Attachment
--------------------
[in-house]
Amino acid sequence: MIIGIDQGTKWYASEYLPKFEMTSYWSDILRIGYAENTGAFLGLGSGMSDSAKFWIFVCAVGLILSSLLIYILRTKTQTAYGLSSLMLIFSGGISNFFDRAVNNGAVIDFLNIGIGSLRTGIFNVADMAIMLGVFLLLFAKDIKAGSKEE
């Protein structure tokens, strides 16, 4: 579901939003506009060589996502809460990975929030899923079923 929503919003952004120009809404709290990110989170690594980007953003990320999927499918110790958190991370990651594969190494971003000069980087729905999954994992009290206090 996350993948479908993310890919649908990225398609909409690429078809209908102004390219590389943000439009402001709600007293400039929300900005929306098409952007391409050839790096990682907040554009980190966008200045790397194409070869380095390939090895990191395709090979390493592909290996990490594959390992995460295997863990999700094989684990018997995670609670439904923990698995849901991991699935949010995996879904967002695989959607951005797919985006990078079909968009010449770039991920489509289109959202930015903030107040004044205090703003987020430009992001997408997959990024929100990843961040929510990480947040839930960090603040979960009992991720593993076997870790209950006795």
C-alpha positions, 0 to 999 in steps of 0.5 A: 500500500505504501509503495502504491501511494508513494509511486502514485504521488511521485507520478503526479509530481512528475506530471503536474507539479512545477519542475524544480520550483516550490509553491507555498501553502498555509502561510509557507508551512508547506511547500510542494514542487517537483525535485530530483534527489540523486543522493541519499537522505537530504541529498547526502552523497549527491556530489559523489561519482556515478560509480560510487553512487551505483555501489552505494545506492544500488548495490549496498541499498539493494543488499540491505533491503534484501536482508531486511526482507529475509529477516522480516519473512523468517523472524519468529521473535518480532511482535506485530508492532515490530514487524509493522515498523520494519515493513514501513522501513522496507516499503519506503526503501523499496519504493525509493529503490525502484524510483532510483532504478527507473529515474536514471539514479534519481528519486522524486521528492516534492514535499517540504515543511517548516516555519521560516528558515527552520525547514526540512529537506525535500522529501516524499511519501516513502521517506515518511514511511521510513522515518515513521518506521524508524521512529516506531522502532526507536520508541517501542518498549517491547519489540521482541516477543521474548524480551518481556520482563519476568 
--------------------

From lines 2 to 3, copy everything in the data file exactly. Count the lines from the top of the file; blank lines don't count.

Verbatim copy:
Amino acid sequence: MIIGIDQGTKWYASEYLPKFEMTSYWSDILRIGYAENTGAFLGLGSGMSDSAKFWIFVCAVGLILSSLLIYILRTKTQTAYGLSSLMLIFSGGISNFFDRAVNNGAVIDFLNIGIGSLRTGIFNVADMAIMLGVFLLLFAKDIKAGSKEE
């Protein structure tokens, strides 16, 4: 579901939003506009060589996502809460990975929030899923079923 929503919003952004120009809404709290990110989170690594980007953003990320999927499918110790958190991370990651594969190494971003000069980087729905999954994992009290206090 996350993948479908993310890919649908990225398609909409690429078809209908102004390219590389943000439009402001709600007293400039929300900005929306098409952007391409050839790096990682907040554009980190966008200045790397194409070869380095390939090895990191395709090979390493592909290996990490594959390992995460295997863990999700094989684990018997995670609670439904923990698995849901991991699935949010995996879904967002695989959607951005797919985006990078079909968009010449770039991920489509289109959202930015903030107040004044205090703003987020430009992001997408997959990024929100990843961040929510990480947040839930960090603040979960009992991720593993076997870790209950006795």